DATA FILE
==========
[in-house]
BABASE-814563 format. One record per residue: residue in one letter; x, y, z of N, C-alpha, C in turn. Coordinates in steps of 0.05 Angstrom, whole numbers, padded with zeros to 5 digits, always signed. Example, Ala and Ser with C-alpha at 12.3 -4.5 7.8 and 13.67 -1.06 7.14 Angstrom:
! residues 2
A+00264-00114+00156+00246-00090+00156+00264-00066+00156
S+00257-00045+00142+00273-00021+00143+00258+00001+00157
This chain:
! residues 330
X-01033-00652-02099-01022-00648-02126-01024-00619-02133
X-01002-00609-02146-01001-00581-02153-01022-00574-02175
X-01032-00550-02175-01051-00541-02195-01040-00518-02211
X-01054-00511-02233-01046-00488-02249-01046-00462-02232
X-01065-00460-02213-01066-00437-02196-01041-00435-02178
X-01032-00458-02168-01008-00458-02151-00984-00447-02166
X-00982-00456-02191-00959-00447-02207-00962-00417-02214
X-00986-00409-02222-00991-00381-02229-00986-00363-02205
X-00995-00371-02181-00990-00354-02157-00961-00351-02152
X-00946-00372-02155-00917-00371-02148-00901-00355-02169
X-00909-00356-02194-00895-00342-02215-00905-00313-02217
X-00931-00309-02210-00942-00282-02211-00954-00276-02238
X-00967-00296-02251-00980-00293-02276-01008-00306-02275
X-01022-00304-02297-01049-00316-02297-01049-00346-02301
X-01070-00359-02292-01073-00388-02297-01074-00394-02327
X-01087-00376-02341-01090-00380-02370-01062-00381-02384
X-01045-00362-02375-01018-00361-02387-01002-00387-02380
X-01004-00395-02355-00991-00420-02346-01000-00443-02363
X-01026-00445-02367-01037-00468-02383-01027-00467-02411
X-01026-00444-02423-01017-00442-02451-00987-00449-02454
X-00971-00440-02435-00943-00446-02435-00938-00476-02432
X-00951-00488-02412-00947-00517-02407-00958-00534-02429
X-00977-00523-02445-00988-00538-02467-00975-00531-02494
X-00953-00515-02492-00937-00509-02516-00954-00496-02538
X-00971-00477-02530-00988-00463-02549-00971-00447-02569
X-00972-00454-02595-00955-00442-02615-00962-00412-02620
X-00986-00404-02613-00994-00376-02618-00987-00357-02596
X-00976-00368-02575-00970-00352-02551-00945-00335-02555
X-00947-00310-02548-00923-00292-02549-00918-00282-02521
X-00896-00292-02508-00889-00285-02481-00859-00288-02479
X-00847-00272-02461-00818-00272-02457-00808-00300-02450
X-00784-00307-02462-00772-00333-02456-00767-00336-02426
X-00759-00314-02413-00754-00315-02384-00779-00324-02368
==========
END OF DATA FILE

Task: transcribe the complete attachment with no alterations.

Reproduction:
[in-house]
BABASE-814563 format. One record per residue: residue in one letter; x, y, z of N, C-alpha, C in turn. Coordinates in steps of 0.05 Angstrom, whole numbers, padded with zeros to 5 digits, always signed. Example, Ala and Ser with C-alpha at 12.3 -4.5 7.8 and 13.67 -1.06 7.14 Angstrom:
! residues 2
A+00264-00114+00156+00246-00090+00156+00264-00066+00156
S+00257-00045+00142+00273-00021+00143+00258+00001+00157
This chain:
! residues 330
X-01033-00652-02099-01022-00648-02126-01024-00619-02133
X-01002-00609-02146-01001-00581-02153-01022-00574-02175
X-01032-00550-02175-01051-00541-02195-01040-00518-02211
X-01054-00511-02233-01046-00488-02249-01046-00462-02232
X-01065-00460-02213-01066-00437-02196-01041-00435-02178
X-01032-00458-02168-01008-00458-02151-00984-00447-02166
X-00982-00456-02191-00959-00447-02207-00962-00417-02214
X-00986-00409-02222-00991-00381-02229-00986-00363-02205
X-00995-00371-02181-00990-00354-02157-00961-00351-02152
X-00946-00372-02155-00917-00371-02148-00901-00355-02169
X-00909-00356-02194-00895-00342-02215-00905-00313-02217
X-00931-00309-02210-00942-00282-02211-00954-00276-02238
X-00967-00296-02251-00980-00293-02276-01008-00306-02275
X-01022-00304-02297-01049-00316-02297-01049-00346-02301
X-01070-00359-02292-01073-00388-02297-01074-00394-02327
X-01087-00376-02341-01090-00380-02370-01062-00381-02384
X-01045-00362-02375-01018-00361-02387-01002-00387-02380
X-01004-00395-02355-00991-00420-02346-01000-00443-02363
X-01026-00445-02367-01037-00468-02383-01027-00467-02411
X-01026-00444-02423-01017-00442-02451-00987-00449-02454
X-00971-00440-02435-00943-00446-02435-00938-00476-02432
X-00951-00488-02412-00947-00517-02407-00958-00534-02429
X-00977-00523-02445-00988-00538-02467-00975-00531-02494
X-00953-00515-02492-00937-00509-02516-00954-00496-02538
X-00971-00477-02530-00988-00463-02549-00971-00447-02569
X-00972-00454-02595-00955-00442-02615-00962-00412-02620
X-00986-00404-02613-00994-00376-02618-00987-00357-02596
X-00976-00368-02575-00970-00352-02551-00945-00335-02555
X-00947-00310-02548-00923-00292-02549-00918-00282-02521
X-00896-00292-02508-00889-00285-02481-00859-00288-02479
X-00847-00272-02461-00818-00272-02457-00808-00300-02450
X-00784-00307-02462-00772-00333-02456-00767-00336-02426
X-00759-00314-02413-00754-00315-02384-00779-00324-02368